In Re: Crimson Exploration Inc. Stockholder Litigation involved a consolidated class action claim made by certain minority stockholders (“Plaintiffs”) of Crimson Exploration, Inc. (“Crimson”) challenging the completed acquisition of Crimson by Contango Oil & Gas Co. (“Contango”). The transaction was structured as a stock-for-stock merger (the “Merger”), with the Crimson stockholders holding approximately 20.3 % of the combined entity following the merger and an exchange ratio representing a 7.7% premium based on the April 29, 2013 trading price of Contango common stock and Crimson common stock. Plaintiffs also alleged that the members of Crimson’s Board of Directors (the “Directors”) and various entities affiliated with the investment management firm Oaktree Capital Management, L.P. (“Oaktree”) breached their respective fiduciary duties by selling Crimson below market value for self-serving reasons. In total, Plaintiffs brought claims against Crimson, the Directors, Oaktree, Contango Acquisition, Inc. (the “Merger Sub”) and Contango (“Defendants”).
A major premise of Plaintiffs’ complaint is that Oaktree controlled Crimson and thereby had fiduciary duties to the minority stockholders of Crimson. Oaktree owned roughly 33.7% of Crimson’s pre-Merger outstanding shares and a significant portion of Crimson’s $175 million Second Lien Credit Agreement, which Contango agreed to payoff after the signing of the Merger, including a 1% prepayment fee (the “Prepayment”). Also, in connection with the Merger, Oaktree negotiated to receive a Registration Rights Agreement (the “RRA”) so that it had the option to sell its stock in the post-Merger combined entity through a private placement.
Building off their assertion that Oaktree controlled Crimson, Plaintiffs claimed that Oaktree breached its fiduciary duties by causing Crimson to be sold for a grossly inadequate price while benefiting from significant side benefits (e.g., the Prepayment and the RRA), which were not shared with the minority common stockholders. Likewise, Plaintiffs claimed that the Directors breached their fiduciary duties as reviewed under the entire fairness standard because they (i) were interested in the Merger themselves; (ii) were dominated by Oaktree and thus lacked independence; or (iii) acted in bad faith. Finally, Plaintiffs claimed that Contango and the Merger Sub aided and abetted the Directors’ and Oaktree’s respective breaches of fiduciary duties.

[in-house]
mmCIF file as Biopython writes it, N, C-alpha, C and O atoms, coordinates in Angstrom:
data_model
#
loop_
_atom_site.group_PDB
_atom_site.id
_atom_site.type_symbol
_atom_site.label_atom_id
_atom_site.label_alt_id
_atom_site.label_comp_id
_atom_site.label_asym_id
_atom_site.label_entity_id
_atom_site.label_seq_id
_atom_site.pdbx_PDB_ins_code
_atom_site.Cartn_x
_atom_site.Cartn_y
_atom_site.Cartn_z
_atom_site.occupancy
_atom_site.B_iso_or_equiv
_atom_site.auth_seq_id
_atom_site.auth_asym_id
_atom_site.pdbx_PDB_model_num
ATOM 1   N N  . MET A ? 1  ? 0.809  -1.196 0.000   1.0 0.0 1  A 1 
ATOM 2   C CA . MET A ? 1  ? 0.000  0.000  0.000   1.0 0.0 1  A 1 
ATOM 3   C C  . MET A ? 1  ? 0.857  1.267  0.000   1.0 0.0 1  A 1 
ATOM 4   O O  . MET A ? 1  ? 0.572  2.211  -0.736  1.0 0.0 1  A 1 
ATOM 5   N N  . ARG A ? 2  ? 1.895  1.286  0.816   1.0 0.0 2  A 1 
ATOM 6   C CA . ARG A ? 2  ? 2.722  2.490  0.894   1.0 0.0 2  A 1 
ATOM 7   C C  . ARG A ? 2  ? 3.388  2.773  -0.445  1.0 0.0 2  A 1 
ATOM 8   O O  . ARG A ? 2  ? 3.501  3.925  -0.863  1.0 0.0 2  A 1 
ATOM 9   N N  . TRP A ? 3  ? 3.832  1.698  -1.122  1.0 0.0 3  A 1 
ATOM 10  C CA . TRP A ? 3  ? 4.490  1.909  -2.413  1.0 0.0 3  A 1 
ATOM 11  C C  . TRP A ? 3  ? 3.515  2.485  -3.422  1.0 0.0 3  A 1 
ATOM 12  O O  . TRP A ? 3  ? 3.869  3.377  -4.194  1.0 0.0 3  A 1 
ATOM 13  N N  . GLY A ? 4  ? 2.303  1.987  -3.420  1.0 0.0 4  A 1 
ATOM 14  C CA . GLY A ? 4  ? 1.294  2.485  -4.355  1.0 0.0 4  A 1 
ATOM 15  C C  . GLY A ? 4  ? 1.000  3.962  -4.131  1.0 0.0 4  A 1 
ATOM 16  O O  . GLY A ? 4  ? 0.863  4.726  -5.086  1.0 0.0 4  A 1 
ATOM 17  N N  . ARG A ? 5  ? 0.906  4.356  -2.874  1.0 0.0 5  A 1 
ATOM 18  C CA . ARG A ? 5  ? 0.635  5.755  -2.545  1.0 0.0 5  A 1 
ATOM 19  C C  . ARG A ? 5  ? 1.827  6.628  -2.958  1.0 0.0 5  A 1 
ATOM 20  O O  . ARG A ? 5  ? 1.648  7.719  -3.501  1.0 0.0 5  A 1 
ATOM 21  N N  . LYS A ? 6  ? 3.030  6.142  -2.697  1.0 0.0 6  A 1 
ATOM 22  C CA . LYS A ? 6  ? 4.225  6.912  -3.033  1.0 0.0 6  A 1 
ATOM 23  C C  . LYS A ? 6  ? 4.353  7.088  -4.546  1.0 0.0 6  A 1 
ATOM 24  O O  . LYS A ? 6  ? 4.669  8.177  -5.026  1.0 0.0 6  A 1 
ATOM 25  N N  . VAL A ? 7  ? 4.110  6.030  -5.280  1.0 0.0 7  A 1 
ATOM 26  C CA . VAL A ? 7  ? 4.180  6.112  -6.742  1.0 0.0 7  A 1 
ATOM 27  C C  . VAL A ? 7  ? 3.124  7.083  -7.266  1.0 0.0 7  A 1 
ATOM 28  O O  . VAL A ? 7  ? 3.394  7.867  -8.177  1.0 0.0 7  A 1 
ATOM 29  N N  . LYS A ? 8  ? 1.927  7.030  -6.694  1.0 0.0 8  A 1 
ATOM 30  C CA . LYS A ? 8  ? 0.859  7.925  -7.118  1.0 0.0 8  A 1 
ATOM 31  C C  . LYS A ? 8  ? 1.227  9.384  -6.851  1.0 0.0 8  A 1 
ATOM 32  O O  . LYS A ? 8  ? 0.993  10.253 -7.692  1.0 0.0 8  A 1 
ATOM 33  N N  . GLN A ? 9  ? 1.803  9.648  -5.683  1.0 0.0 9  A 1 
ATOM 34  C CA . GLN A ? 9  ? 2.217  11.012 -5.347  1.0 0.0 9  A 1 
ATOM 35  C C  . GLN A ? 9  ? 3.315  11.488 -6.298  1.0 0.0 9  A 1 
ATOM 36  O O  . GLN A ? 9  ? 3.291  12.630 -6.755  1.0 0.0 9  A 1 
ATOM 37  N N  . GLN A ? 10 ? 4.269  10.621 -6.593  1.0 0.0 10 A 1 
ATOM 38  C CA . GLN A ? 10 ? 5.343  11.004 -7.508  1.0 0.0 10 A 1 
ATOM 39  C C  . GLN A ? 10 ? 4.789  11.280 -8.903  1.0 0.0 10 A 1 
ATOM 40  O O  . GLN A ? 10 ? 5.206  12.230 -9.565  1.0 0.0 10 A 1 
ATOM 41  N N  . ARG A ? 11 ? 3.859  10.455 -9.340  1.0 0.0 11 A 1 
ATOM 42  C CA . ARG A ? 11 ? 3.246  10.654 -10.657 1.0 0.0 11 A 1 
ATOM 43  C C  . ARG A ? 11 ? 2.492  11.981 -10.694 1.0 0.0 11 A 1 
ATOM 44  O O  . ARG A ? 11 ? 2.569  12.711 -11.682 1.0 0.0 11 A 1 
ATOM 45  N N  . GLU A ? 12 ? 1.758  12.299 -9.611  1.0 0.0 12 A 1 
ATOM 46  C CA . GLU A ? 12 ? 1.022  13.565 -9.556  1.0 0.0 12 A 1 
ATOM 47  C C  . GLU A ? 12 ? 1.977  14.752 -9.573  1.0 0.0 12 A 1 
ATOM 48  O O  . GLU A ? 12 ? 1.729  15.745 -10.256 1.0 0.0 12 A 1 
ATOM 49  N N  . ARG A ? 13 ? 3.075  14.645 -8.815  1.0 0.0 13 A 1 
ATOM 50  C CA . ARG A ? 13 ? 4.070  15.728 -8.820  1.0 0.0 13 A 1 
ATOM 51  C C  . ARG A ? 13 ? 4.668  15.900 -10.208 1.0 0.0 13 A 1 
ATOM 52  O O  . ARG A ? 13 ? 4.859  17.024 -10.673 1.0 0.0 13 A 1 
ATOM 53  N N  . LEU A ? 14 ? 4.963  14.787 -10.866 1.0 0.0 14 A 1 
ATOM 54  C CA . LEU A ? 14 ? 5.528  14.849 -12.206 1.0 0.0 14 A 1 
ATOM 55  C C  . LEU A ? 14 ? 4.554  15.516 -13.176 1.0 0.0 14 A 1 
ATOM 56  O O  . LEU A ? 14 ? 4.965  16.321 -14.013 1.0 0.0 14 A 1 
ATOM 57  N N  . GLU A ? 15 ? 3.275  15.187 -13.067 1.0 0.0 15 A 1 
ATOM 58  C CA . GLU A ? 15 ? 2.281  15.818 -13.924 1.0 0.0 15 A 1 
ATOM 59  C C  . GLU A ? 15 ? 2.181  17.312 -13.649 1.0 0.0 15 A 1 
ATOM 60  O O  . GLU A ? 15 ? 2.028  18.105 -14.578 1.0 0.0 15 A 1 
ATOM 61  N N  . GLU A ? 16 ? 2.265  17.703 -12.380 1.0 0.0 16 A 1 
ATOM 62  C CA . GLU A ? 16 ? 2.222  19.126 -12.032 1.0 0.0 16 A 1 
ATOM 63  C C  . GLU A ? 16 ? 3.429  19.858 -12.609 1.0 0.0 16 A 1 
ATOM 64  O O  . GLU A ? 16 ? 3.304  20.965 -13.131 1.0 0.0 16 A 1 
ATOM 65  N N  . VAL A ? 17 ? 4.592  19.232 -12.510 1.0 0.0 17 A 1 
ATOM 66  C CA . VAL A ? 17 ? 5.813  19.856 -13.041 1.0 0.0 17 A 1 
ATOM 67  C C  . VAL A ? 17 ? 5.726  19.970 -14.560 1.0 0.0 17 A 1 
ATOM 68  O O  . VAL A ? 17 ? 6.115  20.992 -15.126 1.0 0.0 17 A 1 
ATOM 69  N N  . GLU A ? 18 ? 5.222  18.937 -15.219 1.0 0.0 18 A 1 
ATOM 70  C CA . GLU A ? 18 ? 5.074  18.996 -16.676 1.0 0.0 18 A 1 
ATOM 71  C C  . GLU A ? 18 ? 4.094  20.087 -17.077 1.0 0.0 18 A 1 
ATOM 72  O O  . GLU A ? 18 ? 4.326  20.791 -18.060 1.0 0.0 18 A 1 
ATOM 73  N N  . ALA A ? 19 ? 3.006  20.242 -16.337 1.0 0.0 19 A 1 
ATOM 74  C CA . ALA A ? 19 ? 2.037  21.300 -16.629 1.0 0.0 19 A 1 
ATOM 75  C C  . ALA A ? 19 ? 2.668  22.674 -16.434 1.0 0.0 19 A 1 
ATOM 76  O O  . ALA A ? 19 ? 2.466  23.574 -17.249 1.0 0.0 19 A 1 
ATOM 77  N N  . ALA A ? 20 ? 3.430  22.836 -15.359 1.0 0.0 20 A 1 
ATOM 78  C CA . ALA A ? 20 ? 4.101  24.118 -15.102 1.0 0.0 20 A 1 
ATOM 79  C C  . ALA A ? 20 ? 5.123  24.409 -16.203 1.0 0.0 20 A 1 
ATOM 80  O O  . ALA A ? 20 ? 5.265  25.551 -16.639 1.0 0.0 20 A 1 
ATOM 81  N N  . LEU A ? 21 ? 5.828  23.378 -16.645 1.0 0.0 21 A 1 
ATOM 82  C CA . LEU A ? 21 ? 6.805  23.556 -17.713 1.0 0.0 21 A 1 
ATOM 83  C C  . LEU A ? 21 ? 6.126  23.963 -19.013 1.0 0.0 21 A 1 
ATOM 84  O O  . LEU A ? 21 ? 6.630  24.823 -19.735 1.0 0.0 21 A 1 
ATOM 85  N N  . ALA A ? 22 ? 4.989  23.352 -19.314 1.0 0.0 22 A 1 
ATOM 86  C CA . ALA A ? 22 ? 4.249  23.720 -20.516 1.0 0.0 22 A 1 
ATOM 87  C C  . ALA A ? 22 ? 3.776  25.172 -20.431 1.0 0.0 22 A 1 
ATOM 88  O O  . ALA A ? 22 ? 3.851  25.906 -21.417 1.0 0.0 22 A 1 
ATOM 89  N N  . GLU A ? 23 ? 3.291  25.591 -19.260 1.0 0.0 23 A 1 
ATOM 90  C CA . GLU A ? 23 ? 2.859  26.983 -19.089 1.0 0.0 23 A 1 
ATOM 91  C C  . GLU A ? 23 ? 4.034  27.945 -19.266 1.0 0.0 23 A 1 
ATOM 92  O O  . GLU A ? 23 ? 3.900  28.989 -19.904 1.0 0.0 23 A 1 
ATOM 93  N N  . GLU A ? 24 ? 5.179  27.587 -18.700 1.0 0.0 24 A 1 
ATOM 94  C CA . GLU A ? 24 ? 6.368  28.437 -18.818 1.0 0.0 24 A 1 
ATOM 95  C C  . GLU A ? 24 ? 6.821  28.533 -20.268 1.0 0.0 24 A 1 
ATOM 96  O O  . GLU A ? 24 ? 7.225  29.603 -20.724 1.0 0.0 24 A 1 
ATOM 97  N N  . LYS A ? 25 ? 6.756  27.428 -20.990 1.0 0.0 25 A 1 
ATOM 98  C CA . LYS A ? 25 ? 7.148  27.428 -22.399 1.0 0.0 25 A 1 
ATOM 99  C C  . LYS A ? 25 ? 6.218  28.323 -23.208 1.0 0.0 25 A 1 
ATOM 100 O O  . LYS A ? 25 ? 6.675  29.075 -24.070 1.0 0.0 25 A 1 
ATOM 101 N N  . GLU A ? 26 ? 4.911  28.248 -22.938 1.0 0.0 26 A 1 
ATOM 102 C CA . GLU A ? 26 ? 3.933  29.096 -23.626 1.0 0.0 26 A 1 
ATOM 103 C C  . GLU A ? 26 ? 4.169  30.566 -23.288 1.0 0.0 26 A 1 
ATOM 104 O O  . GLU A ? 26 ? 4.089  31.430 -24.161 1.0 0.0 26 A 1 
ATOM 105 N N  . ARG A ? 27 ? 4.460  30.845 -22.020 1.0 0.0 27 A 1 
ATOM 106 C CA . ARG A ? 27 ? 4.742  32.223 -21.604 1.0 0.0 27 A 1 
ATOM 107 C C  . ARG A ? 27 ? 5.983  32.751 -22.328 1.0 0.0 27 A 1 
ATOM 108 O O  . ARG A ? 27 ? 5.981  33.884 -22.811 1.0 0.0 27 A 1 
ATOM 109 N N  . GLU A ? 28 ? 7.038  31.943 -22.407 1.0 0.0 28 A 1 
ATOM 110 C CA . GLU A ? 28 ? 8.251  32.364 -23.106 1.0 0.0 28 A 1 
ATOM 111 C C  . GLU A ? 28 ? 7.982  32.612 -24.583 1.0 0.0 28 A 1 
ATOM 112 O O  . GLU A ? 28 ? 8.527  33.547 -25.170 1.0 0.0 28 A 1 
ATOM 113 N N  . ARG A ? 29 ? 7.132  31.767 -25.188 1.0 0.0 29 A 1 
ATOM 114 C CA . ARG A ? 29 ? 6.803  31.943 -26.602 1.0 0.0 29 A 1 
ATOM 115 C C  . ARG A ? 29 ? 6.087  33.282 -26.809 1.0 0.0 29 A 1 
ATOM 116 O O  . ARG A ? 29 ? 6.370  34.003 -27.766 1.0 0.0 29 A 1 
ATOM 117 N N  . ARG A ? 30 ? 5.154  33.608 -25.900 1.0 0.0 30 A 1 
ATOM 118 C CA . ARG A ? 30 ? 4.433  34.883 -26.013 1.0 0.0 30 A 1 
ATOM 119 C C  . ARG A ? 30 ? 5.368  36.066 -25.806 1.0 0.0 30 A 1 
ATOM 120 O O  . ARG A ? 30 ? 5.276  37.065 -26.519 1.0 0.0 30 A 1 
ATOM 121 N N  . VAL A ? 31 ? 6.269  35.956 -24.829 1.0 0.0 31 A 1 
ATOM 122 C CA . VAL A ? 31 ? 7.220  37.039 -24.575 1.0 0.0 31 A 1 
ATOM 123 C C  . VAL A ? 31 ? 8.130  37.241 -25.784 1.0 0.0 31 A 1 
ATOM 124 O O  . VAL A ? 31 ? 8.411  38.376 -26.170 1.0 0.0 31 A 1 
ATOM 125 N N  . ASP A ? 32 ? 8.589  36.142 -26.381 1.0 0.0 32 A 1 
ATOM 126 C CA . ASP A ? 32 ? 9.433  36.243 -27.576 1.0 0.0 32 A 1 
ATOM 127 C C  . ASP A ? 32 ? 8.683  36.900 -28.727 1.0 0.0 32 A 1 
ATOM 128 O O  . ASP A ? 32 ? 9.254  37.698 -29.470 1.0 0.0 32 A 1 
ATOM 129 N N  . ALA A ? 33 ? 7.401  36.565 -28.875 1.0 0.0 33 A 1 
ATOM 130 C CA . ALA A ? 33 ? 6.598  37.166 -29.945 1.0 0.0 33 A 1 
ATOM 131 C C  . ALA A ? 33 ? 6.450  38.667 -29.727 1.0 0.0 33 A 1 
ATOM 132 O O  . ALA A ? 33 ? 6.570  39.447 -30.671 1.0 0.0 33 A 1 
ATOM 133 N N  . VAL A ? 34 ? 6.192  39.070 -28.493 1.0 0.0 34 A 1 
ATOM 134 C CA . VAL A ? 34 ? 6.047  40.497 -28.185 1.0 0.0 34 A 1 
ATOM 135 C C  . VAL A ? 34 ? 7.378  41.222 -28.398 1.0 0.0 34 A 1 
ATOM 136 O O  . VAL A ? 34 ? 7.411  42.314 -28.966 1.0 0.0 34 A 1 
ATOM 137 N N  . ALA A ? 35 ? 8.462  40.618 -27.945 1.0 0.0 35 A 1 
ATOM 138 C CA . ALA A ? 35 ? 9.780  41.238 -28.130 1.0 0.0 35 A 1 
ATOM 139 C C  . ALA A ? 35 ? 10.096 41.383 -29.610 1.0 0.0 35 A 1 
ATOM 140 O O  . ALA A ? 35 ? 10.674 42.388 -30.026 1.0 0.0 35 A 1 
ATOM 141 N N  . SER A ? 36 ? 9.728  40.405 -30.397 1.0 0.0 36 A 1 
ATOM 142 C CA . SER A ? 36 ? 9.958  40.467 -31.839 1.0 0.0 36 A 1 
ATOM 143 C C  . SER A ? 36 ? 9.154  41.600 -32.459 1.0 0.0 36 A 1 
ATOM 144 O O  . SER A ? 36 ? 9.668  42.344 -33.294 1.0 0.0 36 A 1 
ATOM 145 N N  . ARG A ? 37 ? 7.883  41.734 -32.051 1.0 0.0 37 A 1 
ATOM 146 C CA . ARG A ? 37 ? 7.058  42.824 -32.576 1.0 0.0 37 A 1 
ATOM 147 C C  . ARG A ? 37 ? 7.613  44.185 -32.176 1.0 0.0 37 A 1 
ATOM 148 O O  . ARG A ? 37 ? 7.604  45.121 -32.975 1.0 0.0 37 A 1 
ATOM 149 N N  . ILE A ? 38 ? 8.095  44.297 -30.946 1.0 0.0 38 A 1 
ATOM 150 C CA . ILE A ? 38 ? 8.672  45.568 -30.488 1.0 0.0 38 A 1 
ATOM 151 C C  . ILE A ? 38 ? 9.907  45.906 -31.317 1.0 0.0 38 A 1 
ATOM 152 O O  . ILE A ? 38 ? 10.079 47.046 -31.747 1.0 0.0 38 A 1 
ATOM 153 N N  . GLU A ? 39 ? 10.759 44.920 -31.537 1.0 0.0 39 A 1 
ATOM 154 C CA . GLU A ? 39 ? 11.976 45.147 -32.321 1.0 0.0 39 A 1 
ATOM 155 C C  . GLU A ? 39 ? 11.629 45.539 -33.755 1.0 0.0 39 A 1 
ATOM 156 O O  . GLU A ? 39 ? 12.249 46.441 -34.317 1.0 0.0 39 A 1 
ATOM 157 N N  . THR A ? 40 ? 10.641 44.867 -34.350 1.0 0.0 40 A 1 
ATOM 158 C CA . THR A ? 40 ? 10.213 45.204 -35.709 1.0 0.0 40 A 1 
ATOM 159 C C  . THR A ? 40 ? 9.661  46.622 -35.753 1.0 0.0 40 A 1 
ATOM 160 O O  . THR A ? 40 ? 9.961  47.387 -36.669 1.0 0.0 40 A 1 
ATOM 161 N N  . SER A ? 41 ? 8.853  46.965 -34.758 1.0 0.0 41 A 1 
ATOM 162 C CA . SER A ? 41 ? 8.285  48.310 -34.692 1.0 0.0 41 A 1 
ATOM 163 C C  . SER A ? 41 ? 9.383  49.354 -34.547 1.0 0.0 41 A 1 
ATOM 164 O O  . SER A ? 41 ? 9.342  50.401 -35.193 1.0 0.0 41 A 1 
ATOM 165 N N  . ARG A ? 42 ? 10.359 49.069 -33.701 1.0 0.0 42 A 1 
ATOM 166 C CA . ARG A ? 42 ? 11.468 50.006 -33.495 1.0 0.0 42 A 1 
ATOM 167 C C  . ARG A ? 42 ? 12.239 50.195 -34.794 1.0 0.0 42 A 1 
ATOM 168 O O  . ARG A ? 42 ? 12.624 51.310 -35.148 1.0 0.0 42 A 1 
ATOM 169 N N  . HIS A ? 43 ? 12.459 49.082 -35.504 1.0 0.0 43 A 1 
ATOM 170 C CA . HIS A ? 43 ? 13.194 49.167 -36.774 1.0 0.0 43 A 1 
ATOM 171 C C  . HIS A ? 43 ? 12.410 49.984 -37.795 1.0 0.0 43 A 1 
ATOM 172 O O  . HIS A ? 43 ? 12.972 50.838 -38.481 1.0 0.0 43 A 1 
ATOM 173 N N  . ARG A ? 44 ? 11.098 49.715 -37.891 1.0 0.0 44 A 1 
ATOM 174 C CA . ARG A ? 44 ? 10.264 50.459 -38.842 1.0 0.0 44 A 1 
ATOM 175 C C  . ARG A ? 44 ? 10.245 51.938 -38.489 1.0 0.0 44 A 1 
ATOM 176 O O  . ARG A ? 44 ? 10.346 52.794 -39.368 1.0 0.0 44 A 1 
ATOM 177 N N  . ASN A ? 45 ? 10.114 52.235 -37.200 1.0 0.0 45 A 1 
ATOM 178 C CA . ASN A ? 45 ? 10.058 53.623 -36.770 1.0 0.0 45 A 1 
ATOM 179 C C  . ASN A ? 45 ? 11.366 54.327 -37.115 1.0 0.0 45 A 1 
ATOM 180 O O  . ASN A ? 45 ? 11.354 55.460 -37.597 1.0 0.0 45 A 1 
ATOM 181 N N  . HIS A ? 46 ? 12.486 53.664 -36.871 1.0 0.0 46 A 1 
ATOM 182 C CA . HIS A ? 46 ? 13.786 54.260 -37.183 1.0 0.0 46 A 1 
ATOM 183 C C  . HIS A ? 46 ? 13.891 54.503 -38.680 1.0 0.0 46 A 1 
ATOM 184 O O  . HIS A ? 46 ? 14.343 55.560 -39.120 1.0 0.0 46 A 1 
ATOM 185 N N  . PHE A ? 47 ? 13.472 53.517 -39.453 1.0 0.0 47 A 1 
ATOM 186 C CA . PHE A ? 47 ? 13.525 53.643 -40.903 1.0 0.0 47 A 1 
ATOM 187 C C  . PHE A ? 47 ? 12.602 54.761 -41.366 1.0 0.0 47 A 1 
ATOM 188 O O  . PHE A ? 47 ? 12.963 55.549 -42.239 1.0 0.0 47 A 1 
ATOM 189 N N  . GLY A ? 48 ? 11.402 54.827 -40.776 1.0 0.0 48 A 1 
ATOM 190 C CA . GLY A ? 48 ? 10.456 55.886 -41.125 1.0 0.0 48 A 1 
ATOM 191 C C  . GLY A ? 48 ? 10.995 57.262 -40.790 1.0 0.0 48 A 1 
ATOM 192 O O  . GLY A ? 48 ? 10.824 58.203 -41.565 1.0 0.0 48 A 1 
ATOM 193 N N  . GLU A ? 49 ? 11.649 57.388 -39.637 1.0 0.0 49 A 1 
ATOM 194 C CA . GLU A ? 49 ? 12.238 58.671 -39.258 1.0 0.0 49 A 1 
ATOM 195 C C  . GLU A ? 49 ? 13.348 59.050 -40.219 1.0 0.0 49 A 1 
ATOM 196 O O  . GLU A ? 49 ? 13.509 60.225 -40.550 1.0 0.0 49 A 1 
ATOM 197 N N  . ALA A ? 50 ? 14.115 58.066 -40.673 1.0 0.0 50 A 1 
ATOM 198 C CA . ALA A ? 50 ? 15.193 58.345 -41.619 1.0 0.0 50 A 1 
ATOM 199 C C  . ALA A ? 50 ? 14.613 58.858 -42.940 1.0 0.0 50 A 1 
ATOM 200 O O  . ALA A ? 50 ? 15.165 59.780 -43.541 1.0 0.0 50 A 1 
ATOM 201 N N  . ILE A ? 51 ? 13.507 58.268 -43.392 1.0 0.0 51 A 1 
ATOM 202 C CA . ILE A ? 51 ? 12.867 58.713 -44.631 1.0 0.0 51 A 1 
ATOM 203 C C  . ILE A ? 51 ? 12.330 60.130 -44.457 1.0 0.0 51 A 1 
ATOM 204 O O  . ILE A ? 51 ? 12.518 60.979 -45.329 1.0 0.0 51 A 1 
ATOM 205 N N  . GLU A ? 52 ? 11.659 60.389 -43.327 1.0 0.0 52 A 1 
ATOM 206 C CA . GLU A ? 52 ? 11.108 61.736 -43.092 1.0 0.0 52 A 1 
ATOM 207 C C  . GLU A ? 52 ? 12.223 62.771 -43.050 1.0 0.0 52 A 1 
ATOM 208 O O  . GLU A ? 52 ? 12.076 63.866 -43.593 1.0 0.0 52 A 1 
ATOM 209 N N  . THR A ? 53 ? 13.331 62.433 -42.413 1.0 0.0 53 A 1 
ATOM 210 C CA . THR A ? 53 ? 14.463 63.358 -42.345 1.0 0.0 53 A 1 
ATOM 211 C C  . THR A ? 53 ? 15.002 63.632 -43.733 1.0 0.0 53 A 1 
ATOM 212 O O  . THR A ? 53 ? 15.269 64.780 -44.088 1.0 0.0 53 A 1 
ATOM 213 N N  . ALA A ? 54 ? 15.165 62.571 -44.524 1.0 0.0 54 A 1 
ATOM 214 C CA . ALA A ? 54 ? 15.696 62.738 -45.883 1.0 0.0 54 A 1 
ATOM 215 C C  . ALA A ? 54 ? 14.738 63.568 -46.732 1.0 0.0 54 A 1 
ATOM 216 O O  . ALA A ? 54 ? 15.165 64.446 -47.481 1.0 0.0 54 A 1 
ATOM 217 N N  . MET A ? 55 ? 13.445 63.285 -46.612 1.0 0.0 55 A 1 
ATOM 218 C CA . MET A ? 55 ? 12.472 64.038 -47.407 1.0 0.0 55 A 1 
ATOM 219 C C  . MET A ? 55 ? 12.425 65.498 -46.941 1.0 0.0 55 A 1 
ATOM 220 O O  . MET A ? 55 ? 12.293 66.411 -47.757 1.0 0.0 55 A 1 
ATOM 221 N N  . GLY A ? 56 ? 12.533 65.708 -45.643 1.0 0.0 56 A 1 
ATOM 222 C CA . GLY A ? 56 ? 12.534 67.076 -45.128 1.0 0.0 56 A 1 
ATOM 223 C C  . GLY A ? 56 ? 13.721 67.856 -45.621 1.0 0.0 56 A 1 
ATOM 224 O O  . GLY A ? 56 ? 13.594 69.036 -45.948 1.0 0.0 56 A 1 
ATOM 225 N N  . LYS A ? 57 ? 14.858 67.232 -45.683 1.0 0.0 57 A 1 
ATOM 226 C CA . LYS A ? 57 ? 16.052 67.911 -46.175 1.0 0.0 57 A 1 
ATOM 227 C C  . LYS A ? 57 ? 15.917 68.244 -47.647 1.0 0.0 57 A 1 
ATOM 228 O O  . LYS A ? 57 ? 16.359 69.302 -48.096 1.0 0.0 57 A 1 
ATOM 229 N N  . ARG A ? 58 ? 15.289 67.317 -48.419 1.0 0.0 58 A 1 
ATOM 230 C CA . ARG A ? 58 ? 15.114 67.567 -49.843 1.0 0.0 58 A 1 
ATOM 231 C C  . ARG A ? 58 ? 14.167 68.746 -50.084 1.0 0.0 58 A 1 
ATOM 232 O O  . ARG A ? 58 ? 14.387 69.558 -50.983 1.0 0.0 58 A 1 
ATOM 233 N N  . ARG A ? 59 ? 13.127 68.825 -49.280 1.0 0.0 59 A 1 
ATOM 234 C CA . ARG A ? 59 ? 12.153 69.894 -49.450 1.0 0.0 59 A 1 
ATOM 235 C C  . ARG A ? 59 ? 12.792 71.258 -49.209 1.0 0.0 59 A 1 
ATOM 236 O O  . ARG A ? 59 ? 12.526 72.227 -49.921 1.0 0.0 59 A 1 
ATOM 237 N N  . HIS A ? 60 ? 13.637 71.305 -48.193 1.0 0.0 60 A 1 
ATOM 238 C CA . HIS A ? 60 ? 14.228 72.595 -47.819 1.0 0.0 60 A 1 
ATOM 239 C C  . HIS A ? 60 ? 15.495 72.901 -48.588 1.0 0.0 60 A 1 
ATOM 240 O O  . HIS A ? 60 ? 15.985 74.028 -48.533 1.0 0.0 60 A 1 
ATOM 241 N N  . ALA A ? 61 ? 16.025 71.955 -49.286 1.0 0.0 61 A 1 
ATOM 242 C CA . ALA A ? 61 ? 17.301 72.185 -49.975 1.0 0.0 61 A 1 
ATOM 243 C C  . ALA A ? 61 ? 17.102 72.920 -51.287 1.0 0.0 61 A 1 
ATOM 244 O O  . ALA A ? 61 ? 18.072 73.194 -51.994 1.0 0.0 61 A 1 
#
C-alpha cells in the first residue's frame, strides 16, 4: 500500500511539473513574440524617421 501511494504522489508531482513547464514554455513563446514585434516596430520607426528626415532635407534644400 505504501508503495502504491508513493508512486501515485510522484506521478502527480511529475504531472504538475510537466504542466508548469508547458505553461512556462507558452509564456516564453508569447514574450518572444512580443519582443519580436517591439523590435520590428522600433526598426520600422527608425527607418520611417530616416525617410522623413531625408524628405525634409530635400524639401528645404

The Defendants brought a motion seeking to dismiss Plaintiffs’ complaint for failing to state a claim on which relief can be granted. As an initial matter, the court found that the Revlon standard did not apply because the Merger was a stock-for-stock transaction involving widely held, publicly traded companies. With regard to the claims against Oaktree, the court engaged in a lengthy discussion of Delaware law regarding what constitutes control, and although the court was skeptical that Oaktree controlled Crimson, it assumed control for the sake of reviewing Defendants’ motion to dismiss. The court then explained that triggering the entire fairness standard of review requires the controller to have engaged in a conflicted transaction. Such conflicted transactions under Delaware law fall within two categories: (i) transactions where the controller stands on both sides; and (ii) transactions where the controller competes with the common stockholders for consideration. Because it is undisputed that Oaktree had no pre-Merger relation to Contango, the Merger did not fall within the first category. The Court also held that the Merger did not fall within the second category because Oaktree received the same payment as all stockholders in the Merger other than (1) the Prepayment—which was not agreed upon until after the signing and thus could not qualify as additional or different merger consideration—and (2) the RRA—which the court held was not a sufficient or unique benefit to require application of the entire fairness standard. Thus, the Court held that, even assuming that Oaktree controlled Crimson and owed fiduciary duties to the other stockholders of Crimson, Plaintiffs’ complaint failed to implicate the entire fairness standard of review.
The court dismissed Plaintiffs claim that the Directors breached their duty of care because the Crimson Certificate of Incorporation included an exculpatory provision, as permitted by 8 Del. C. § 102(b)(7), which would have exculpated the Directors for such violations absent bad faith. With regard to Plaintiffs’ remaining claims against the Directors, the court explained that Delaware courts will review a transaction under the entire fairness standard if the plaintiffs allege facts sufficient to rebut the business judgment rule, which typically requires evidence that the board was interested in the challenged transaction or lacked independence. Because the Plaintiffs complaint failed to allege sufficient facts to support a reasonable inference that a majority of the Directors were not disinterested or lacked independence, the court held that the Directors’ approval of the Merger should be judged under the business judgment rule.
Reviewing the Directors’ and Oaktree’s actions under the business judgment rule, the court deferred to their decisions because the process by which they reached their respective decisions was reasonable and Plaintiffs failed to allege facts indicating bad faith. Thus, the court dismissed the Plaintiffs’ claims for breaches of fiduciary duties against both the Directors and Oaktree.
Finally, the court also dismissed Plaintiffs’ remaining claim that Contango and the Merger Sub aided and abetted the aforementioned breaches because, as per the court’s decision, no breaches occurred for Contango and the Merger Sub to have aided and abetted.